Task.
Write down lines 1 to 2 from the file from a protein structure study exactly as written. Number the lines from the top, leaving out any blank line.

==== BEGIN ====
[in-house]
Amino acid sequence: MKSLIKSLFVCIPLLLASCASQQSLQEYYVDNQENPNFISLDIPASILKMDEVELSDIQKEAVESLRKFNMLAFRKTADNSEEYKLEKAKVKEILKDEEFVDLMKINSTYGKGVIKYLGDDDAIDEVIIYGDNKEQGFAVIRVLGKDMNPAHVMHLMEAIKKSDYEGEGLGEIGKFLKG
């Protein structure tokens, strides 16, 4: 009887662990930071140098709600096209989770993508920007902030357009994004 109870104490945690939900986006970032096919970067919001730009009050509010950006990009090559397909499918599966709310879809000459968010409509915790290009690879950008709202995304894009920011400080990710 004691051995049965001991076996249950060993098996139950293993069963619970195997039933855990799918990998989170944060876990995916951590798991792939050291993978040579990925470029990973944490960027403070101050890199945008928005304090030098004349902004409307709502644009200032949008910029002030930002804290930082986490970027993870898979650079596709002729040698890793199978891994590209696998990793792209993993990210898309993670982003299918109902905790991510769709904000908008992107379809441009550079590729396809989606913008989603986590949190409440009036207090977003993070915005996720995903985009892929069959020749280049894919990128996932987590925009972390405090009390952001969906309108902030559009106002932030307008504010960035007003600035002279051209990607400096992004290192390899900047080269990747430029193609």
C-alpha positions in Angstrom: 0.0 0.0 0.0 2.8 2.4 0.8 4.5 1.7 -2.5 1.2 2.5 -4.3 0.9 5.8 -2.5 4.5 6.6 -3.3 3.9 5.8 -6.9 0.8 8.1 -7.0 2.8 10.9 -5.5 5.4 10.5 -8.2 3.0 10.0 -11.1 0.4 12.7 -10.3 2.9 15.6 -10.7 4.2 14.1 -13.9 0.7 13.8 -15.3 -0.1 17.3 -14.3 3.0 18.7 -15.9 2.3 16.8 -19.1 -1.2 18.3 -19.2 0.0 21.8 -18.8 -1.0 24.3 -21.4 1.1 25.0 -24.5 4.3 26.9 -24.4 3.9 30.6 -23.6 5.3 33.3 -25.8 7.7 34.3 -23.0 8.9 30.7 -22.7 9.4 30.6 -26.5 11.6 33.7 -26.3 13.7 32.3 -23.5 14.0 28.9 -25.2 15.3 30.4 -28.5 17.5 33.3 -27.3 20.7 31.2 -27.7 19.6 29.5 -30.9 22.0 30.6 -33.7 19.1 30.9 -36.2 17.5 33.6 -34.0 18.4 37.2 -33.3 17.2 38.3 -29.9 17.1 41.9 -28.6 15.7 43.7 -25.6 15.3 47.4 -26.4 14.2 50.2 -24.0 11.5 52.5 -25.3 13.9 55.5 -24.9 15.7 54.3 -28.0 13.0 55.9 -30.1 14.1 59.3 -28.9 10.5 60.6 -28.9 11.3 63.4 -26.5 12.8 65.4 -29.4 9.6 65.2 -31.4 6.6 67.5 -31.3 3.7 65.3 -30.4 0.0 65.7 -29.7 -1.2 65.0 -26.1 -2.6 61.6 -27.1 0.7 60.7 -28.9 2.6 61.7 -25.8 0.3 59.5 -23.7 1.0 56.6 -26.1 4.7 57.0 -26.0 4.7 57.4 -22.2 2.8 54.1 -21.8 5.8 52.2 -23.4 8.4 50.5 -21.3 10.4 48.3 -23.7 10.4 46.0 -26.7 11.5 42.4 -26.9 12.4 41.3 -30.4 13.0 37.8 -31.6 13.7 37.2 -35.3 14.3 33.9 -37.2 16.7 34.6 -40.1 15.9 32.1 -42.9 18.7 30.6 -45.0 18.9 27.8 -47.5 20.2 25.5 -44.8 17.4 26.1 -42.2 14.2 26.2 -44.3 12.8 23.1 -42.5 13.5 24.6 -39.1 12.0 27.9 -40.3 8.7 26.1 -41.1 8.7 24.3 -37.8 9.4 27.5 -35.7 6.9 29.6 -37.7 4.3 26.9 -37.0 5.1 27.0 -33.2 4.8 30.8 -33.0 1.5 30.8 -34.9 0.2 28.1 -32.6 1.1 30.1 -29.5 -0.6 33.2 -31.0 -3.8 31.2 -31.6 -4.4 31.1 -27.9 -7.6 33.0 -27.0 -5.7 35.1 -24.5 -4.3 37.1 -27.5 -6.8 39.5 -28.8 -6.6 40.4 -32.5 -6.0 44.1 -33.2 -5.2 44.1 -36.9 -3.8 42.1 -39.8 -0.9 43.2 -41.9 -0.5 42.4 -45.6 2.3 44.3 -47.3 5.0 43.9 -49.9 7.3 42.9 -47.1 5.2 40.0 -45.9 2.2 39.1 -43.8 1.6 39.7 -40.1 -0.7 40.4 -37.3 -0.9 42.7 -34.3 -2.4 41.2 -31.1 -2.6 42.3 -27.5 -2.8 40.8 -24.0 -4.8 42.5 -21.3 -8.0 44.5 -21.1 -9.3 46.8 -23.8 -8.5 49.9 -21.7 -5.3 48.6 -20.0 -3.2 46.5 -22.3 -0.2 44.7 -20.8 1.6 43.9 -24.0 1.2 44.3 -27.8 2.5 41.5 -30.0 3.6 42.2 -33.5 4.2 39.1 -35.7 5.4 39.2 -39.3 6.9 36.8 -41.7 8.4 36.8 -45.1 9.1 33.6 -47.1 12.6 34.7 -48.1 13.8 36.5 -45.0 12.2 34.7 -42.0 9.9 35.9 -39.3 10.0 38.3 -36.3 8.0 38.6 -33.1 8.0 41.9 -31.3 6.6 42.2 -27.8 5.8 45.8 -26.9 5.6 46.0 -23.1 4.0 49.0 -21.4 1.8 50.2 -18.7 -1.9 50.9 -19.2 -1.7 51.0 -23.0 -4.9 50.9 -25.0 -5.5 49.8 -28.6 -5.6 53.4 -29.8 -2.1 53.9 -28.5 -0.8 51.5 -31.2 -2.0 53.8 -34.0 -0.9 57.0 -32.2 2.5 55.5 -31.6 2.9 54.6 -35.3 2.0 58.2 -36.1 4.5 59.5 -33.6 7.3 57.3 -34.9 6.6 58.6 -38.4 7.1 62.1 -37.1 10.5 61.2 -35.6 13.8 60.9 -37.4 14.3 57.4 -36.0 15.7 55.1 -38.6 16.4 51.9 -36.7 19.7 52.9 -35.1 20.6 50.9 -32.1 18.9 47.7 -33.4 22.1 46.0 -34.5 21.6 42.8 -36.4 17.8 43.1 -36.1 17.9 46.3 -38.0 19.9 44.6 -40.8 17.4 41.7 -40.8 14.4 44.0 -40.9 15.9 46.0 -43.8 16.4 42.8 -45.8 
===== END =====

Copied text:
[in-house]
Amino acid sequence: MKSLIKSLFVCIPLLLASCASQQSLQEYYVDNQENPNFISLDIPASILKMDEVELSDIQKEAVESLRKFNMLAFRKTADNSEEYKLEKAKVKEILKDEEFVDLMKINSTYGKGVIKYLGDDDAIDEVIIYGDNKEQGFAVIRVLGKDMNPAHVMHLMEAIKKSDYEGEGLGEIGKFLKG